Factor X (FX) is a vitamin K-dependent plasma protein required for the intrinsic and extrinsic pathways of blood coagulation. FXSanto Domingo is a hereditary FX deficiency which is characterized clinically by a severe bleeding diathesis. The proposita has a FX activity of less than 1% and a FX antigen of less than 5%. We have determined the molecular basis of the defect in the FXSanto Domingo gene by amplification of all eight exons with polymerase chain reaction and subsequent sequence analysis. The patient is homozygous for a G----A transition in exon I at codon -20 (numbering the alanine at the NH2 terminus of the mature protein as +1), resulting in the substitution of arginine for glycine in the carboxy-terminal part of the signal peptide. This amino acid change occurs near the presumed cleavage site of the signal peptidase. We hypothesized that the mutation might prevent cleavage by the signal peptidase which in turn would impair proper secretion of the FX protein. To test this hypothesis, we compared the expression of wild type and mutant FX cDNA in a human kidney cell line. Wild type and mutant constructs in the expression vector pCMV4 were introduced into the human embryonic kidney cell line 293 by calcium phosphate transfection. FX antigen levels in the supernatant of the cells harboring the wild type construct were 2.4 micrograms/10(7) cells per 24 h, whereas antigen levels in media from cells containing the FXSanto Domingo construct were undetectable. No FX antigen was detected in the cell lysates of cells transfected with the mutant construct. To insure that the difference in protein levels was not due to a difference in steady state levels of mRNA, Northern analysis was performed on RNA from the cell lysates of both constructs. The results showed a transcript of the same size, present in roughly equal amounts, in both cases. Thus, the defect in the signal sequence of FXSanto Domingo exerts its effect posttranscriptionally. FXSanto Domingo is the first described example of a bleeding diathesis due to a mutation in the signal sequence.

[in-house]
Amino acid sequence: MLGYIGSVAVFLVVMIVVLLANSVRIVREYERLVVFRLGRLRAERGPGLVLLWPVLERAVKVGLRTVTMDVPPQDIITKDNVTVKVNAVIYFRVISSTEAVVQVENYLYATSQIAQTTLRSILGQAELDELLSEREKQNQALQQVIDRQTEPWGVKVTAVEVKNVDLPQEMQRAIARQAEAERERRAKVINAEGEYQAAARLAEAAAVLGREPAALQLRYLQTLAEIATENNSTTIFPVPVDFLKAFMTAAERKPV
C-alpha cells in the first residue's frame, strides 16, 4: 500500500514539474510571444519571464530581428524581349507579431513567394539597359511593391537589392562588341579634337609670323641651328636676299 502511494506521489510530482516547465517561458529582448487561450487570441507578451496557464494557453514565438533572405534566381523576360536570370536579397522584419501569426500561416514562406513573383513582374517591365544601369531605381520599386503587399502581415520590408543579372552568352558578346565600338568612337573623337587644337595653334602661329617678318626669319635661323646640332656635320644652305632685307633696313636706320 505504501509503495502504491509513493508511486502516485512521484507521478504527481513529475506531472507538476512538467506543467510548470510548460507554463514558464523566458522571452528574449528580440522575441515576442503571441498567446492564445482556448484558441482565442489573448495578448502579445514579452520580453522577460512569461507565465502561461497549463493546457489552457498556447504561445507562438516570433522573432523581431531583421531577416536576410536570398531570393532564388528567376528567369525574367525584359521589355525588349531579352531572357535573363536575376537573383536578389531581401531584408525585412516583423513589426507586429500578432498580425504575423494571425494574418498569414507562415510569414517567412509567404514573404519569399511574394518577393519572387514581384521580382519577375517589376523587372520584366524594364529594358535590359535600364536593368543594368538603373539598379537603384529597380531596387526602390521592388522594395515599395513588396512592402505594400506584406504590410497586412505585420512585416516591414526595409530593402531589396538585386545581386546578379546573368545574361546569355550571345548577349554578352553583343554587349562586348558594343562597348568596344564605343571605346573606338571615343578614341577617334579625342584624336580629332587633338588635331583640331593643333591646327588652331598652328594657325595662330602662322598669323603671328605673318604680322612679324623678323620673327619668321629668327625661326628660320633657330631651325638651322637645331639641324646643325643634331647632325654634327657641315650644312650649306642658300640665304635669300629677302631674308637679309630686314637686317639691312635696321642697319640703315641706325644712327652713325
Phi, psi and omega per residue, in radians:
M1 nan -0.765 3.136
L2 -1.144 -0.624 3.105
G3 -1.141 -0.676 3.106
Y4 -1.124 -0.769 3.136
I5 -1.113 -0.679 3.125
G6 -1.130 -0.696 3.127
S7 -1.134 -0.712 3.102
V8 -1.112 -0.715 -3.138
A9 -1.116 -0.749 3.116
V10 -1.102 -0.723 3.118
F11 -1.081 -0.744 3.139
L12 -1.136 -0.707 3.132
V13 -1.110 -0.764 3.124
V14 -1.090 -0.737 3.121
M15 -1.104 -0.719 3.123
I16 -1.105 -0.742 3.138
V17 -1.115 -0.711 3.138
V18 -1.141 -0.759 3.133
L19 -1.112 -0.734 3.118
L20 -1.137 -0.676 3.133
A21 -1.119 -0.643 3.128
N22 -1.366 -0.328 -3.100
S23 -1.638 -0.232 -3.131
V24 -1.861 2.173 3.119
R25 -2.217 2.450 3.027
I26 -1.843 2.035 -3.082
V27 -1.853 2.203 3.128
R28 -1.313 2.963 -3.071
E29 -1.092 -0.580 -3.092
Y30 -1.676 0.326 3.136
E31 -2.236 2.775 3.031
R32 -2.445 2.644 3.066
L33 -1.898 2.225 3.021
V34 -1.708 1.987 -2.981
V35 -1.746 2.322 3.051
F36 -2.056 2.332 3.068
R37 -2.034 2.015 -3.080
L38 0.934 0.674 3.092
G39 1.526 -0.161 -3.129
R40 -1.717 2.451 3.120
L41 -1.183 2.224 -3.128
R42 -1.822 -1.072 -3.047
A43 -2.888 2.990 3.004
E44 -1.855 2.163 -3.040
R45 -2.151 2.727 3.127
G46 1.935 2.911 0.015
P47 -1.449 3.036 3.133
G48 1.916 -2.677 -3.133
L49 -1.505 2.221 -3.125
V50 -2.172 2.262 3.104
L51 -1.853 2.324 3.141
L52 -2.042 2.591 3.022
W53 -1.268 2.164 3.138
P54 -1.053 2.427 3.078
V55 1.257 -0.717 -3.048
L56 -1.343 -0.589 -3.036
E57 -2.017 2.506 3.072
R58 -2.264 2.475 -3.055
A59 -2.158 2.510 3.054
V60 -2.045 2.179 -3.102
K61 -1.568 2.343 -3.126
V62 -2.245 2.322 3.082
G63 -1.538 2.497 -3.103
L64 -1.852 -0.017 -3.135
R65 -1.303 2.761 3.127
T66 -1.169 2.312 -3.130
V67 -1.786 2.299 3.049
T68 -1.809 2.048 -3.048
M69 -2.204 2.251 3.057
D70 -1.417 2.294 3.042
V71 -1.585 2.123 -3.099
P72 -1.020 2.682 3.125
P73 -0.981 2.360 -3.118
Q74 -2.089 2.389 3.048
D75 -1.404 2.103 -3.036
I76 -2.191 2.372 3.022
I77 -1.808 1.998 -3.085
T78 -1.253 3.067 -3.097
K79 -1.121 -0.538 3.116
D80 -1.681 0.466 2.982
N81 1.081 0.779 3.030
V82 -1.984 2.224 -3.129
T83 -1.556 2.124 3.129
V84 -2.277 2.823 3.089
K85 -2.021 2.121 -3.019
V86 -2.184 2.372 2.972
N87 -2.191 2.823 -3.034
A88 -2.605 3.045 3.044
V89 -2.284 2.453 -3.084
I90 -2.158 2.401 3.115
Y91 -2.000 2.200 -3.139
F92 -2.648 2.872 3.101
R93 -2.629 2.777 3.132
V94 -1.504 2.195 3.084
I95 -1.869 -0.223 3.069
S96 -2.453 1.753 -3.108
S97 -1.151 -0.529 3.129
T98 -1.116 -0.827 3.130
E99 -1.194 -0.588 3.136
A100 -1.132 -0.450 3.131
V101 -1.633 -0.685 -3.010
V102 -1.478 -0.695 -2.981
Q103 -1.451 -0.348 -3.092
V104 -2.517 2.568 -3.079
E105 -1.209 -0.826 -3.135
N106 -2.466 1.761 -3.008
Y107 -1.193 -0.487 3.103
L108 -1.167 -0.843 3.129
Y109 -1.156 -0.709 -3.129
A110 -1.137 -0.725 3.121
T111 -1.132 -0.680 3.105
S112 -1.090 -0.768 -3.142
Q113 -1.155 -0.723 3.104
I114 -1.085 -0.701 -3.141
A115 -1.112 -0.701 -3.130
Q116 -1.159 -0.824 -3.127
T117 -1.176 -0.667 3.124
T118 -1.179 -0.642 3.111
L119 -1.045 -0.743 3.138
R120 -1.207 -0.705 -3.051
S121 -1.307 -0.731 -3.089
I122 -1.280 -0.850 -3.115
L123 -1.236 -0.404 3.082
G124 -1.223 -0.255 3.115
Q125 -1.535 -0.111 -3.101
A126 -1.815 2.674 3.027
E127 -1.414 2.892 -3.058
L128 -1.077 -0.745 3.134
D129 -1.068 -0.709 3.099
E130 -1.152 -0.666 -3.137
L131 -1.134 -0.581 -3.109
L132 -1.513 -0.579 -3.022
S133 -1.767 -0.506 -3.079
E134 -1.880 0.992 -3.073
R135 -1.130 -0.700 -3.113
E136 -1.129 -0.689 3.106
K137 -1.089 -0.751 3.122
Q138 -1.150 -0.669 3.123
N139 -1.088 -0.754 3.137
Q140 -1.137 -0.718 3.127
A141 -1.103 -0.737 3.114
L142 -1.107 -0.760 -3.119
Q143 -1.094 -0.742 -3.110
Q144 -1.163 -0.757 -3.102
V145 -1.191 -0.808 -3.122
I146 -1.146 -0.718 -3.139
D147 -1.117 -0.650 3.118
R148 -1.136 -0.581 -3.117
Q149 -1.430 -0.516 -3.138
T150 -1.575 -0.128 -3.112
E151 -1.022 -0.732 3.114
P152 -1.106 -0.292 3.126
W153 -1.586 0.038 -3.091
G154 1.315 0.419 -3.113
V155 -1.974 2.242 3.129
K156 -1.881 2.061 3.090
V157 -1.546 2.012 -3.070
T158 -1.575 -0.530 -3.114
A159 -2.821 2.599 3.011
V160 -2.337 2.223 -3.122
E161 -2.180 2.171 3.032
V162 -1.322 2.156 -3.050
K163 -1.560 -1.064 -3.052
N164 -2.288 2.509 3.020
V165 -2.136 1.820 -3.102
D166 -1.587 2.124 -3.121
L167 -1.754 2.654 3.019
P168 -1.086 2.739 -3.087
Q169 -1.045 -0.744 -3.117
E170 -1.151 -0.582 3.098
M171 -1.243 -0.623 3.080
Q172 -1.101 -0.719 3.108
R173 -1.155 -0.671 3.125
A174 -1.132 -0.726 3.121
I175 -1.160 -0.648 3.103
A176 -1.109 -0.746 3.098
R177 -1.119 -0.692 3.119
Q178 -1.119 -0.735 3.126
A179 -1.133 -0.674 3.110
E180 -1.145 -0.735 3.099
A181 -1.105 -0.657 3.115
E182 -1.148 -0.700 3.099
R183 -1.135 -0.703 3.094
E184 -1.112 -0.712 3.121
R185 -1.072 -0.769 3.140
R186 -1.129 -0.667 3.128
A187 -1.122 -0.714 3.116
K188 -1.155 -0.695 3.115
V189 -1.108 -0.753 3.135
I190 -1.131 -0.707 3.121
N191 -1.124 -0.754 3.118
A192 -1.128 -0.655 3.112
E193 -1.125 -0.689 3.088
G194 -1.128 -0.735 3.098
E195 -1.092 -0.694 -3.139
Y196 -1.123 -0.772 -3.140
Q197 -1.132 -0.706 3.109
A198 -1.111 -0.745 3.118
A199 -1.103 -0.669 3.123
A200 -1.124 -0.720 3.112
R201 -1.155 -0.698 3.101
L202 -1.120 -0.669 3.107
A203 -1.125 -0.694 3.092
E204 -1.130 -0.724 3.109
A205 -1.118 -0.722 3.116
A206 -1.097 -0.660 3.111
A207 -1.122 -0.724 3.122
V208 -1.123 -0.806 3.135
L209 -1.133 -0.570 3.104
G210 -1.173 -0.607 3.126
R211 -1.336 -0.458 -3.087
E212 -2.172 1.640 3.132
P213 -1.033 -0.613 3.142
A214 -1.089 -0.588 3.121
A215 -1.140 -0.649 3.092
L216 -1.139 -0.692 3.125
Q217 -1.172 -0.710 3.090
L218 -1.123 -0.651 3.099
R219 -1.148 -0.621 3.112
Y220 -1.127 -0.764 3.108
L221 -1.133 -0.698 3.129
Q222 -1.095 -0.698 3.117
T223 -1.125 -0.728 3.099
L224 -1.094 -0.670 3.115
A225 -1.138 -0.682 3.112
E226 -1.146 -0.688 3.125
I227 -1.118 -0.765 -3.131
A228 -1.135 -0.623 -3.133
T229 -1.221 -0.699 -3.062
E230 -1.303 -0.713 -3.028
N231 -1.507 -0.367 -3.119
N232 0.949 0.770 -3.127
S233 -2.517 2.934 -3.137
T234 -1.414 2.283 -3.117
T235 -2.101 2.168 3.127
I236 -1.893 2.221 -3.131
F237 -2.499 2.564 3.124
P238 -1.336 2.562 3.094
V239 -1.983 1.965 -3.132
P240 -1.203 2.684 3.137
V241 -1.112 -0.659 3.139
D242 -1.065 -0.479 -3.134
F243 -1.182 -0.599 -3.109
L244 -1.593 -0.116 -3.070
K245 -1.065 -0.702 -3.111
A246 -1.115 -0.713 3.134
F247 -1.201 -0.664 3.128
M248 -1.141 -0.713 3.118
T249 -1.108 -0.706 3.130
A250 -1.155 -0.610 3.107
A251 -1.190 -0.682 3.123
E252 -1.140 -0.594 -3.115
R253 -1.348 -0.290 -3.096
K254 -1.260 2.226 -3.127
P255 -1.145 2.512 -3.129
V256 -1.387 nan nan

H H Watzke, A Wallmark, N Hamaguchi, P Giardina, D W Stafford, K A High